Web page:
When a document containing these elements is presented to JAXB-generated classes, the developer gets a content tree that he/she must explicitly manipulate or post-process in application-specific ways to realize any object graph. In contrast, users of OpenMarkup simply ask for realized object graphs from an object realizer. An object realizer picks up where the parser and document builder leave off. The object realization framework and tag libraries are never considered part of the application.

This is what convinced us that JAXB was not the right technology for object realization, and that OpenMarkup was a better fit for what JDNC needed.

To address your concerns, the OpenMarkup vision calls for extensibility and configurability at all levels (language definition, object realization framework, and tag libraries).

OpenMarkup api recognizes that even well-defined languages might need to be extended, perhaps by adding new attribute(s) or element type(s) from the same or different namespace, with or without access to a machine-readable schema. Requirements to support custom components might also vary. For example, some might want to use a more configurable custom component for a predefined element type, while others might want to define a brand new element type for a user-defined component. And all of this would have to be easily implementable (in a variety of ways) using standards (like JAXP and W3C DOM apis), wherever possible.

The OpenMarkup api supports all of these, and embraces standards wherever possible.

It supports compound documents, with elements from multiple namespaces. Unlike JAXB, it does not require a machine-readable schema to be useful. It allows users to substitute custom components that are realized from predefined element types. It allows more sophisticated developers to define their own XML vocabulary, grammar, and tag libraries for their own custom components. Of course, users of OpenMarkup don't need to implement their own object realizer, but if there is ever a need, the OpenMarkup api can be easily implemented -- The Sun object realizer was implemented in just a few weeks.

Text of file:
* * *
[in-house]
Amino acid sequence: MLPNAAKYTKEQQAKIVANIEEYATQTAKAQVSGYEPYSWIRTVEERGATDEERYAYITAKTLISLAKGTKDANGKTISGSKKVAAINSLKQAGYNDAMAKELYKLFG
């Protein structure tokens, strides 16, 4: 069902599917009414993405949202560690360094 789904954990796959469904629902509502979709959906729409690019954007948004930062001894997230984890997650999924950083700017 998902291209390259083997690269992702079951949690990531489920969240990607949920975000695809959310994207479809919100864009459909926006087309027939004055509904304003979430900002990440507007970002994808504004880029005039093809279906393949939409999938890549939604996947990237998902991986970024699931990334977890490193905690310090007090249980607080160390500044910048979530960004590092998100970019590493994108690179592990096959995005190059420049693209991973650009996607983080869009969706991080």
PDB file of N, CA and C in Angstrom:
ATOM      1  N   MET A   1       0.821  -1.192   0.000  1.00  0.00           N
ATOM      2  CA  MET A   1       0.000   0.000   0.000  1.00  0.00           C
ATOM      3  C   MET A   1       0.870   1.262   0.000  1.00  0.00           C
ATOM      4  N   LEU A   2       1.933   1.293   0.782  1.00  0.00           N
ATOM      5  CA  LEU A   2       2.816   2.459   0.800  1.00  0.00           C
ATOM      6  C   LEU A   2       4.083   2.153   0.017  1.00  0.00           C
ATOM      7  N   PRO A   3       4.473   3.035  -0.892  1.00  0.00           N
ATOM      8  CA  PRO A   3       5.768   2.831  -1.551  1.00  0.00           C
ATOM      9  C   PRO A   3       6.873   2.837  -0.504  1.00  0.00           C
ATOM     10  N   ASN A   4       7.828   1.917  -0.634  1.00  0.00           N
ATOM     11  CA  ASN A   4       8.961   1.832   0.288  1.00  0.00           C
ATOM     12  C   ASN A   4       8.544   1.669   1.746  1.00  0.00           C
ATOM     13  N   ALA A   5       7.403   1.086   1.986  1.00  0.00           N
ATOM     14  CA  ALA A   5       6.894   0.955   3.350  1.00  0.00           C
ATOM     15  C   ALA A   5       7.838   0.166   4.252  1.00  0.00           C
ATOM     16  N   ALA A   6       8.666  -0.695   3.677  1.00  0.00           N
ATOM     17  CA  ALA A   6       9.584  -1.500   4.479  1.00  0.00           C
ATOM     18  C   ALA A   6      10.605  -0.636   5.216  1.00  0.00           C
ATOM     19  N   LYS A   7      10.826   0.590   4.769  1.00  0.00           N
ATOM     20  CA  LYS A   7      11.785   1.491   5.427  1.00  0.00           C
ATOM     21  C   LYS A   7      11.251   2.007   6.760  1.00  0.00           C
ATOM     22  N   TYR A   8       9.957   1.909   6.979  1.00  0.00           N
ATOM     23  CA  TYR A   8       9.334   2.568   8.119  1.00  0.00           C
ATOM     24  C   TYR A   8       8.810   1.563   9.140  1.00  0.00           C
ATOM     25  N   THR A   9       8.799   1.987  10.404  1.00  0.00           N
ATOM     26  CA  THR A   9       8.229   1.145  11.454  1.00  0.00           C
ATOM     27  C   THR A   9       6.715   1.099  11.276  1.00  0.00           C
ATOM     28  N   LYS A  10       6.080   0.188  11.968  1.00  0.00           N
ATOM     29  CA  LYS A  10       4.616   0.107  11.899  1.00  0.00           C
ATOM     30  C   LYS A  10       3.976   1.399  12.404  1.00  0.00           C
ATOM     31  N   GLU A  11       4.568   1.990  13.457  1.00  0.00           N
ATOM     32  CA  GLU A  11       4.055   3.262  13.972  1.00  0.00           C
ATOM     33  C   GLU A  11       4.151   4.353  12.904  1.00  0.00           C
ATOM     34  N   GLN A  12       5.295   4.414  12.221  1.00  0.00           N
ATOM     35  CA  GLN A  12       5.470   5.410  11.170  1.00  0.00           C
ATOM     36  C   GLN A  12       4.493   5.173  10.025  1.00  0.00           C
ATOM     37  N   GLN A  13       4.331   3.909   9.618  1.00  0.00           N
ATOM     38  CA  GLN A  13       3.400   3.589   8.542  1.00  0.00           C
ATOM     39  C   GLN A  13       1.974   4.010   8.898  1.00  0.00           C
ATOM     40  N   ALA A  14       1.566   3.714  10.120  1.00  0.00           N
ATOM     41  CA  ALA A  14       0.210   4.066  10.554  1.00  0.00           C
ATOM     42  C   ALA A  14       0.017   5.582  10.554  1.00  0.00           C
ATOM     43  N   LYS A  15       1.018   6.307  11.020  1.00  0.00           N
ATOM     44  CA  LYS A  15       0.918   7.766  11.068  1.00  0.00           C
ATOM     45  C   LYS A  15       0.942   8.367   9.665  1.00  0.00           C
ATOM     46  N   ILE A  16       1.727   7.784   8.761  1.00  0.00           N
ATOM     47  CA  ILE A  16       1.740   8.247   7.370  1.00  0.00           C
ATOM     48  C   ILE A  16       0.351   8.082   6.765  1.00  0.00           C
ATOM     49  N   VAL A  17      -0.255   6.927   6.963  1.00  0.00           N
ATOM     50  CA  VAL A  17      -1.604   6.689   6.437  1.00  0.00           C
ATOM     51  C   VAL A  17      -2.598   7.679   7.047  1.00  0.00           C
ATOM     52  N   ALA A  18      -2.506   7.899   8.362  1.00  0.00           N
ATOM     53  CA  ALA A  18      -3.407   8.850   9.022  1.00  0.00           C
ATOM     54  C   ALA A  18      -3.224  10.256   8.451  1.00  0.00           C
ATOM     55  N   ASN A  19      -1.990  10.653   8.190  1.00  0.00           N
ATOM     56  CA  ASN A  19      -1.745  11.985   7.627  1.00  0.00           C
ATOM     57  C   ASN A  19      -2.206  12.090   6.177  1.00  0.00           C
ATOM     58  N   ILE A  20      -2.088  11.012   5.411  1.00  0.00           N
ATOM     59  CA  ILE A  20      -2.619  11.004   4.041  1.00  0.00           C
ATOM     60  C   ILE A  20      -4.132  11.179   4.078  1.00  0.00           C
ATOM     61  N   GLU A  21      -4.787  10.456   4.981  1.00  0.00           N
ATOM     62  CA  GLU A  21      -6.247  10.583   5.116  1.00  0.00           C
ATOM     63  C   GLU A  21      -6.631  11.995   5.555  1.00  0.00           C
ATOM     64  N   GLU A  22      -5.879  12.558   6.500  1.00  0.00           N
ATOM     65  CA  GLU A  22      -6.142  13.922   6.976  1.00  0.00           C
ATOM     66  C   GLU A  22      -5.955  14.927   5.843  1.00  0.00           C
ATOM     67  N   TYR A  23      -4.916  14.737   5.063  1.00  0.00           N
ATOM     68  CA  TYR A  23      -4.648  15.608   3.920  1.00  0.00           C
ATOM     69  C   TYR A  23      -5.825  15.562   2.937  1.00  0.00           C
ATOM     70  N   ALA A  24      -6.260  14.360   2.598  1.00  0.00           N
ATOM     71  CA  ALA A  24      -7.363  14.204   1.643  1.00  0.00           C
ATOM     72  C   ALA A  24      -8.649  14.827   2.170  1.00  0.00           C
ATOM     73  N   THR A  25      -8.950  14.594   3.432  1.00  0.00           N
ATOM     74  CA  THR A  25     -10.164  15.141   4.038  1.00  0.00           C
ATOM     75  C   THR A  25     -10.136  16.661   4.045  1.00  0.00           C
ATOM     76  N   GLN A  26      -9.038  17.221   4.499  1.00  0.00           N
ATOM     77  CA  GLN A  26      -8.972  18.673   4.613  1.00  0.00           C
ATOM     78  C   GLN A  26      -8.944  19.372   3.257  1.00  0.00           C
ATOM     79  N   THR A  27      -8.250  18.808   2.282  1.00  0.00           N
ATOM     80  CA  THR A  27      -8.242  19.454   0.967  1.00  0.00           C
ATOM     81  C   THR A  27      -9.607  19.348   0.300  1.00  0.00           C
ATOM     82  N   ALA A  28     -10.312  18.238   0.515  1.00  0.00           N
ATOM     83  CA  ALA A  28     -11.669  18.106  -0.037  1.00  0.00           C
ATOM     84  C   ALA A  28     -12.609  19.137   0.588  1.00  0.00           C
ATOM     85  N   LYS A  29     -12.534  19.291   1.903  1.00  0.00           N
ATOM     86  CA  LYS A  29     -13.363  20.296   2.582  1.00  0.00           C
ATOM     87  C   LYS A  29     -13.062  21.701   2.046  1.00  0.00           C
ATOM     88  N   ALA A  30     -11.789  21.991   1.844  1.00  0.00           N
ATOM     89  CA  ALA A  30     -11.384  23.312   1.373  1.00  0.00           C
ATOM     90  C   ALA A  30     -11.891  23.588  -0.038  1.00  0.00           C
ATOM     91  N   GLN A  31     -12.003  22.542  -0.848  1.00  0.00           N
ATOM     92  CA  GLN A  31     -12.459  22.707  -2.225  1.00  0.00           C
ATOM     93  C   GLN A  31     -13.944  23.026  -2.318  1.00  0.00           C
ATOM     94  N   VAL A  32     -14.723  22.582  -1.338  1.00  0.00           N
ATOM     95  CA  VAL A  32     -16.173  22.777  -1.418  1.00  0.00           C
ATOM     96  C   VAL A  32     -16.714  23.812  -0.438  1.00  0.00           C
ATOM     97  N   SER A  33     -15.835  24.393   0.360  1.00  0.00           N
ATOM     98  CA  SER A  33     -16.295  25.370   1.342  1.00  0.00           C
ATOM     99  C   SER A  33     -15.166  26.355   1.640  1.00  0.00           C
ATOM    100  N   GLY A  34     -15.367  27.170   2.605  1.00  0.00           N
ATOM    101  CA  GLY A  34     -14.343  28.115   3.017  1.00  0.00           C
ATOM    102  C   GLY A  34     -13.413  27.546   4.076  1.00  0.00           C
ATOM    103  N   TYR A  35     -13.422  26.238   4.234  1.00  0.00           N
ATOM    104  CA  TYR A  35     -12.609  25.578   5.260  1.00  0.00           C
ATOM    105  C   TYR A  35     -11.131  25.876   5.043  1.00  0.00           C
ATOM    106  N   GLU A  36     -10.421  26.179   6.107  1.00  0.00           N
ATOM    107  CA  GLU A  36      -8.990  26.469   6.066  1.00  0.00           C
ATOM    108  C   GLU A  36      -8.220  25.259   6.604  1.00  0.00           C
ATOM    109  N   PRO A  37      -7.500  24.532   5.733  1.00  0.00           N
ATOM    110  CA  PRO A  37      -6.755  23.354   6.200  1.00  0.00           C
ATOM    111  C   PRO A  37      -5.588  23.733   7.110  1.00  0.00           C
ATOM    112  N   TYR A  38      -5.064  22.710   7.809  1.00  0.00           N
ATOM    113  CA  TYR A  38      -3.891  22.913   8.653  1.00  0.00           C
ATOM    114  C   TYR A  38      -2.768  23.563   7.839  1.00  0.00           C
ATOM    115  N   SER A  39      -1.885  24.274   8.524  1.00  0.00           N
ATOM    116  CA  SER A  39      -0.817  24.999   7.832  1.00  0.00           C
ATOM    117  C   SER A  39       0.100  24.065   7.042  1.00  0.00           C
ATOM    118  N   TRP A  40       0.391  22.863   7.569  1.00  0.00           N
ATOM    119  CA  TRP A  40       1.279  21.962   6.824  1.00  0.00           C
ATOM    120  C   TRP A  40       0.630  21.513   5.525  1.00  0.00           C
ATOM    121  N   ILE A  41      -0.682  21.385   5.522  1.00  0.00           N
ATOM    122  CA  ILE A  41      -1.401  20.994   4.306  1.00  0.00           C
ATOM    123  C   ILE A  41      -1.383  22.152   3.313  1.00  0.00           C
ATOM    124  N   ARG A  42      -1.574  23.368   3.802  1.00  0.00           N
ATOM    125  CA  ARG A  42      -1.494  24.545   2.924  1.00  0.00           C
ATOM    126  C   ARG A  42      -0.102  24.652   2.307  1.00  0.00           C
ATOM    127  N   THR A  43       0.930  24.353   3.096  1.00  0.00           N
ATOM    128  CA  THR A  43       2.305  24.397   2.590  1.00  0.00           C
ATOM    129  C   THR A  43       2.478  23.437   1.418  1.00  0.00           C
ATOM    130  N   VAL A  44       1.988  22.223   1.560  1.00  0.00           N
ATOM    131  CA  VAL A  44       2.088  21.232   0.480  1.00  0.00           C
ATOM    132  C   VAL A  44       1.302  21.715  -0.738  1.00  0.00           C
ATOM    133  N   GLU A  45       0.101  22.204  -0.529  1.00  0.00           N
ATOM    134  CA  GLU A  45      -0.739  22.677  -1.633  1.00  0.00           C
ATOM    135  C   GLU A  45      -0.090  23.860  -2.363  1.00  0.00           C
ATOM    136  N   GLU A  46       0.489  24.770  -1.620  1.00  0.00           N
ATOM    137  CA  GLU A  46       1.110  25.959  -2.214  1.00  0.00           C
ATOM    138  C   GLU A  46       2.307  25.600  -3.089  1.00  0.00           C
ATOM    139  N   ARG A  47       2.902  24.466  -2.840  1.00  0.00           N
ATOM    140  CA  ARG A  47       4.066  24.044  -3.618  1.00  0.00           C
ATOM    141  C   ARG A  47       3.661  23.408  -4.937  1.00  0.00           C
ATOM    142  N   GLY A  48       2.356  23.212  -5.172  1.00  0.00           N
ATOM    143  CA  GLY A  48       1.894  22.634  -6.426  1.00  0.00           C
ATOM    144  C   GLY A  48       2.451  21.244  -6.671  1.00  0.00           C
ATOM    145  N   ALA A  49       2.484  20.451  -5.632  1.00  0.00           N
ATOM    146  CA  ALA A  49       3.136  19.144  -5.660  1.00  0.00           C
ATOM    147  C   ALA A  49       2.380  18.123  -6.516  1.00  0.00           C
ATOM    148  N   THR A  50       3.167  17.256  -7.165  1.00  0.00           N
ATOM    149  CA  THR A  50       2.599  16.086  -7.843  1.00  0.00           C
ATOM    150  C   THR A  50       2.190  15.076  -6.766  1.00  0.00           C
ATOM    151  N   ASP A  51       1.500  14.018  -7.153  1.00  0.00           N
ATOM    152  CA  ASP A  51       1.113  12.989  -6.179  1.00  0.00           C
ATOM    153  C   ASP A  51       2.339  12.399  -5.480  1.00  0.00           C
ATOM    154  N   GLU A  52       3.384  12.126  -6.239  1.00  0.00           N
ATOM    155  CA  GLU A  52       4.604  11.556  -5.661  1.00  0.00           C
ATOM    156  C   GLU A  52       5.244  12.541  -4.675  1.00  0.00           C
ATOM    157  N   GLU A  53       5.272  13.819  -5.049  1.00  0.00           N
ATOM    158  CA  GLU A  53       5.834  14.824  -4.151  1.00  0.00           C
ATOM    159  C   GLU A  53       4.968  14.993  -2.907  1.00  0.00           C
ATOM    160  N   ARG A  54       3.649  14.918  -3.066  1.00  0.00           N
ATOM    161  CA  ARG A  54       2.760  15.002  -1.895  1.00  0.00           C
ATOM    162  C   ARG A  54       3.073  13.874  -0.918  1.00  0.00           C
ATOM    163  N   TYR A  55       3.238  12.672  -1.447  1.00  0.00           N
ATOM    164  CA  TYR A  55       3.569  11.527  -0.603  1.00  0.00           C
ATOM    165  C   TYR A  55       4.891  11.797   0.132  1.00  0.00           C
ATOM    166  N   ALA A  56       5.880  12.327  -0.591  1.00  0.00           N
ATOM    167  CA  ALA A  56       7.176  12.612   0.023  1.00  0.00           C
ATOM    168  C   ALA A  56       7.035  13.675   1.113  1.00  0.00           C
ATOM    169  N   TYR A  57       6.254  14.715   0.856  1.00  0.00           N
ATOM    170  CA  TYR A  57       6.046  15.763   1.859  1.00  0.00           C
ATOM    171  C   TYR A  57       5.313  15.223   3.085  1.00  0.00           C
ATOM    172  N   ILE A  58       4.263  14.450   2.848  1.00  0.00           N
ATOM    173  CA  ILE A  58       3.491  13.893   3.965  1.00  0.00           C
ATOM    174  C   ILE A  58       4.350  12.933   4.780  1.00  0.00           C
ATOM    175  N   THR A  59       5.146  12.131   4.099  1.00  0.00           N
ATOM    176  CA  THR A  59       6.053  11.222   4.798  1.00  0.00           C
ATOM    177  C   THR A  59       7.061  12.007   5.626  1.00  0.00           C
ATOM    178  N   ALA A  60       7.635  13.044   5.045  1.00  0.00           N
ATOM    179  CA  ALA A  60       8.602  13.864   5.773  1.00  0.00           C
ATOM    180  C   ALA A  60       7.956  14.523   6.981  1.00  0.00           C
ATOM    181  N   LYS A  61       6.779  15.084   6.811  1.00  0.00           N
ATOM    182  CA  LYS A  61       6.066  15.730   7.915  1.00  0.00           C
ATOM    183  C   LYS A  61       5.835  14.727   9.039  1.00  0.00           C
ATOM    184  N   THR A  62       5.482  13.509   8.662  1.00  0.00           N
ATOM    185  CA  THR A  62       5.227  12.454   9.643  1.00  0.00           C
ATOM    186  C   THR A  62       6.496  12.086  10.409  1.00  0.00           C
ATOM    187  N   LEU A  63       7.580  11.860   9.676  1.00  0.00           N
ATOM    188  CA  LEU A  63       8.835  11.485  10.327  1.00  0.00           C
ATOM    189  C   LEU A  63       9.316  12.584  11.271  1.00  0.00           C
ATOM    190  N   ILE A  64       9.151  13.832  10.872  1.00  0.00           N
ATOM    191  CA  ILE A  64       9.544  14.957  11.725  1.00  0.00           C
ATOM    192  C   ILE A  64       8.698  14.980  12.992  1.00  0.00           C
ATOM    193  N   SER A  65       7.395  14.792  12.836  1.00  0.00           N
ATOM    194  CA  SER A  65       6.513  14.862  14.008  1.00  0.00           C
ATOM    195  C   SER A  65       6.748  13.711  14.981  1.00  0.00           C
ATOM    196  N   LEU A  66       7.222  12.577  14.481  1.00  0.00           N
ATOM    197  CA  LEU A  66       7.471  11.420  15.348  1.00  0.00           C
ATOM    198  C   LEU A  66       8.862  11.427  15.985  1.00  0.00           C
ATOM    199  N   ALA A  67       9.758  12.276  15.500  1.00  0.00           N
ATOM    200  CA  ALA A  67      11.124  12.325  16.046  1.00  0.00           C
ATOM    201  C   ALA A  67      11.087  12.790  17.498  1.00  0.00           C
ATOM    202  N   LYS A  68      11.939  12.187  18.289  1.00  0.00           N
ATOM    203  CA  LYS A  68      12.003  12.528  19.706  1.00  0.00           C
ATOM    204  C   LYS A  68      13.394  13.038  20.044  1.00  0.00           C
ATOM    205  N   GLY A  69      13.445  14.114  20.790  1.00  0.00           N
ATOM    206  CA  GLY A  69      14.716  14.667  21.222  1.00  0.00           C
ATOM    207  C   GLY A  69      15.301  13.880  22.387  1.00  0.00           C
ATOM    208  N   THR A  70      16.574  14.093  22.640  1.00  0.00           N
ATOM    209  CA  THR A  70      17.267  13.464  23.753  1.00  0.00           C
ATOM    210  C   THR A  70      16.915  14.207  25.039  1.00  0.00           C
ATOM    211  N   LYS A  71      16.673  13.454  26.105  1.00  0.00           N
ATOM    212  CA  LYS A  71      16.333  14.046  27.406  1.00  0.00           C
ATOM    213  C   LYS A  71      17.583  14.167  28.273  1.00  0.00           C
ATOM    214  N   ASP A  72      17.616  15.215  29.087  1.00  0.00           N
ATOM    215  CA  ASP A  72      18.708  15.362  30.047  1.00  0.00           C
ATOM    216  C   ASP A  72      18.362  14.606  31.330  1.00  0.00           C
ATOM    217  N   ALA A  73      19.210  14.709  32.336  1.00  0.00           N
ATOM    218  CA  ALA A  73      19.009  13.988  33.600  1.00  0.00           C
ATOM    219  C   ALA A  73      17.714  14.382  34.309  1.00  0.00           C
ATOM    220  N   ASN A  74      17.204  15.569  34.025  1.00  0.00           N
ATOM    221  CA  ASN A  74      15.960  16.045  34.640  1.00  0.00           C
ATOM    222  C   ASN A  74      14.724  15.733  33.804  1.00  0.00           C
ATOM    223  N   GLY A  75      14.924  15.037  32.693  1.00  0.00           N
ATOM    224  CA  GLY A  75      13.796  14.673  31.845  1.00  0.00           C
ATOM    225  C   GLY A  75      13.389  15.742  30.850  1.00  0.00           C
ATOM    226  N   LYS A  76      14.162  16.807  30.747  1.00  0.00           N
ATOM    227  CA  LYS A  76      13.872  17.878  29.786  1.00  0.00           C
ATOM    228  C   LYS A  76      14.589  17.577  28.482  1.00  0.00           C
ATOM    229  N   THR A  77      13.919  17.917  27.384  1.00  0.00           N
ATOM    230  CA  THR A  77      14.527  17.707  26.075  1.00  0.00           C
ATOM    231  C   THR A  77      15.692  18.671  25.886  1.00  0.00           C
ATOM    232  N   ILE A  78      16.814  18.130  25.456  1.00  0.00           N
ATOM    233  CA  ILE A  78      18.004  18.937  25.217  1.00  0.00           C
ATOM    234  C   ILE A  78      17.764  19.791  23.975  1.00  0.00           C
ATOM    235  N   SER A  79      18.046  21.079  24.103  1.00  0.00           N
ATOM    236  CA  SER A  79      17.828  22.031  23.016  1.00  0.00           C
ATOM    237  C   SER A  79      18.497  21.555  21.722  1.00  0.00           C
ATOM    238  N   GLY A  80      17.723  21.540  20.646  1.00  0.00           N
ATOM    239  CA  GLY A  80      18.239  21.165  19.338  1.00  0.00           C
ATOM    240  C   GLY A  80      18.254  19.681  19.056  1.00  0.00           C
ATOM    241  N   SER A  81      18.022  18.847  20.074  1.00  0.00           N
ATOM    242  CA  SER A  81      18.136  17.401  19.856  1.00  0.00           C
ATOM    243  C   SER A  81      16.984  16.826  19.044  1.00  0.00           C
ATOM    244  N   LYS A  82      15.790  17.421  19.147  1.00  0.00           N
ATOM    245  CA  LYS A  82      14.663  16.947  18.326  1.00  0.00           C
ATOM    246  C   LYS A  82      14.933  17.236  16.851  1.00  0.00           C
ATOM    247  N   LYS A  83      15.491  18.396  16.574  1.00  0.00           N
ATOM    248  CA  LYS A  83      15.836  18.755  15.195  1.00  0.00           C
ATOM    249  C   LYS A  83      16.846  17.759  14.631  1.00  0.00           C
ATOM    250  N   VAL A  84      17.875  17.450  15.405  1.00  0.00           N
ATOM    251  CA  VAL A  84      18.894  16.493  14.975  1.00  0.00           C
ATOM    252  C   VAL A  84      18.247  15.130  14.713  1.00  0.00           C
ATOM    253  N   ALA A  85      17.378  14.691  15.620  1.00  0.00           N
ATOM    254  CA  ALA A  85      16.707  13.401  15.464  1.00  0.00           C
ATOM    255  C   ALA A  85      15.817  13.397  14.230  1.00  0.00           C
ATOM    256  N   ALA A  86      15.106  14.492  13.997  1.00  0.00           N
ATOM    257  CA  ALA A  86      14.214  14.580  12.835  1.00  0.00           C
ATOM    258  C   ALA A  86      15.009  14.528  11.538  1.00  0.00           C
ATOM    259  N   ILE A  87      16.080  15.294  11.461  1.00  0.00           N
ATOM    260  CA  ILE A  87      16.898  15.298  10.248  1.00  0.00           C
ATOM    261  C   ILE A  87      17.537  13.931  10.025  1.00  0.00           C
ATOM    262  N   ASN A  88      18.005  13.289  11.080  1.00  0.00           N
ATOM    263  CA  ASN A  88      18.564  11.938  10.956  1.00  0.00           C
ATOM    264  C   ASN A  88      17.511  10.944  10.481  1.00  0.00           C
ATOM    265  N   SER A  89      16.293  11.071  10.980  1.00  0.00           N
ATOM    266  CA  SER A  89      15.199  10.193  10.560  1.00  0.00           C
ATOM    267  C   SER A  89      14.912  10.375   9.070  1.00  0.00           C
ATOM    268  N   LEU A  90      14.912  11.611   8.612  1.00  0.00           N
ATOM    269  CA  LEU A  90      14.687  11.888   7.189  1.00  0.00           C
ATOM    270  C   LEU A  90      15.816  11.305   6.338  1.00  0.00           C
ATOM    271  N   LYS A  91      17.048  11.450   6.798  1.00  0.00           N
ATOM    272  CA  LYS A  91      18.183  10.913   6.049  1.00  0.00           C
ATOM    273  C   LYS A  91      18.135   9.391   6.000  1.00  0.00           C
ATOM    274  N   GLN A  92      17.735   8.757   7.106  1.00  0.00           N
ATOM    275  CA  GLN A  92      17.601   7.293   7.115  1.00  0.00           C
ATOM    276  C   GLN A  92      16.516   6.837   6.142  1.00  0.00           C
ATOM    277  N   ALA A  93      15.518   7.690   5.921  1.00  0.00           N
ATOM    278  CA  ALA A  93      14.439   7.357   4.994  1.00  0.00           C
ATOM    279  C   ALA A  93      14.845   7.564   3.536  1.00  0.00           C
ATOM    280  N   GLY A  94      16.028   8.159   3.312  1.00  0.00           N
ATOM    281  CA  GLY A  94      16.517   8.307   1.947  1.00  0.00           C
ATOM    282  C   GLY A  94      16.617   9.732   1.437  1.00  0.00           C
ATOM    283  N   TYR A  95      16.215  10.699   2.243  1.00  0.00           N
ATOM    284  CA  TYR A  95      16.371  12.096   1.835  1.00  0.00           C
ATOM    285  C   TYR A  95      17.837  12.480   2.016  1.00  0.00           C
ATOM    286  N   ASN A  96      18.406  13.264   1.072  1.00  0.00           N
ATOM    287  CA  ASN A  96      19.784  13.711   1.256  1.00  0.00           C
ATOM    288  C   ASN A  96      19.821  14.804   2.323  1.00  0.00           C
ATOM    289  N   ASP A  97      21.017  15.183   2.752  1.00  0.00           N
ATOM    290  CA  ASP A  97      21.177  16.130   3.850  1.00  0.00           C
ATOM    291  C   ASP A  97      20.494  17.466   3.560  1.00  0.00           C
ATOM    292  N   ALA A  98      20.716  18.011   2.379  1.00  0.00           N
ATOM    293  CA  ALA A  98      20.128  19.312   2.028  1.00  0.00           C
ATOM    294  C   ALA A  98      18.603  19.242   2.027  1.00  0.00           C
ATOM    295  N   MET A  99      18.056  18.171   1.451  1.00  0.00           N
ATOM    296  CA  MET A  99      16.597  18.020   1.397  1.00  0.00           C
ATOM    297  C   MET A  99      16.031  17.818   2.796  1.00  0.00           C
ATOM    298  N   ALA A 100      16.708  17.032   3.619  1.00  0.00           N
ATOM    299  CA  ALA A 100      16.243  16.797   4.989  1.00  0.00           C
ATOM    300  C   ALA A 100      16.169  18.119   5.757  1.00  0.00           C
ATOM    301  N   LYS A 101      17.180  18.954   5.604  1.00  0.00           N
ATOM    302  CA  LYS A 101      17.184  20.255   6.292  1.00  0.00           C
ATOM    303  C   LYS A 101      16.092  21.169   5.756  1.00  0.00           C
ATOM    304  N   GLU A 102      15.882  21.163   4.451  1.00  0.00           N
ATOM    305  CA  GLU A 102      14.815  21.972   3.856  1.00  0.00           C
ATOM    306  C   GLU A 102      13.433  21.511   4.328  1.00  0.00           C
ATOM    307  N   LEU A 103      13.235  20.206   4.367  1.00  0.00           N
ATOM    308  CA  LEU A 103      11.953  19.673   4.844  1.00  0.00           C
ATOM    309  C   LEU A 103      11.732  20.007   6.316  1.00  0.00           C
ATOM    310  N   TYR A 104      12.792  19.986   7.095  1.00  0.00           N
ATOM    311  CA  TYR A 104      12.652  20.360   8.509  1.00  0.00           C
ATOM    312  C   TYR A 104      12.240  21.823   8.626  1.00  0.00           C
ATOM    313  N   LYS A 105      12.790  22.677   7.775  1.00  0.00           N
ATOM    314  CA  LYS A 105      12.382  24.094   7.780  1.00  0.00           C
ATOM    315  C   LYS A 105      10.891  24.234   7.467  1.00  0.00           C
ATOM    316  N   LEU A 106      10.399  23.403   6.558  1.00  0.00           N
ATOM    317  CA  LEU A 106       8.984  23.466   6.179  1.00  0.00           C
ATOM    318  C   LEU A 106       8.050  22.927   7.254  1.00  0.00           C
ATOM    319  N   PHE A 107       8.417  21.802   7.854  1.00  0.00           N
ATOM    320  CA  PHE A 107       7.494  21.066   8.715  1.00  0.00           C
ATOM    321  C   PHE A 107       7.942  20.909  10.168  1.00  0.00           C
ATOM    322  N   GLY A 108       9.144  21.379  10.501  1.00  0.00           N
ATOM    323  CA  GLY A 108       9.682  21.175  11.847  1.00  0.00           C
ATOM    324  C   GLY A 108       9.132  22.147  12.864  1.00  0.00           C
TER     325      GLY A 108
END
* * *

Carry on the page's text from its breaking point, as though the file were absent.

The bottom line is that the object realization needs of JDNC are more complex than what JAXB unmarshalling provides today. The OpenMarkup api has proven effective for the JDNC markup language, as well as for other domain-specific languages.

wangzx
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Joined: 2003-07-24
Points: 0

>
> At the time, we took a fresh look at JAXB, and
> concluded that it wasn’t going to work for us (more
> on this below). So, the alternatives were to build
> yet another home-grown solution, or to look
> elsewhere.
I think so, the JAXB 1.0 is suitable for map xml to java, but not map java to xml, so it is good at process xml, and provide a better way than DOM or SAX. but as a Java developer, we need to focus on java, including model with java, design with java, and coding with java. we need a Java(POJO)-XML mapping.

the current JAXB2 specification looks fix the gap, it now support using JSR175 annotation for POJO, and can provide a more nature way for mapping Java to XML, i feel that JAXB2 is more easy to using than OpenMarkup.

>
> > I feel that one of the big advantages would be a
> more
> > common API that is used commonly ...
> > rather than yet another home-grown api.
I hope that JDNC team would migrate to JAXB2 as soon as the JAXB2 is available. although OpenMarkup can provide the same function, but it is not as simplely as JAXB2, and not extensible as JAXB2, in JAXB2, any POJO can be marked without any code, so JDNC will be more extensible and more easy to extended. I dont like SWT not because it works bad, but it disintegrate the Java world, and provide a uncompatible API to the java world. So we require a unified POJO-XML mapping standard, i think JAXB2 is more than OpenMarkup.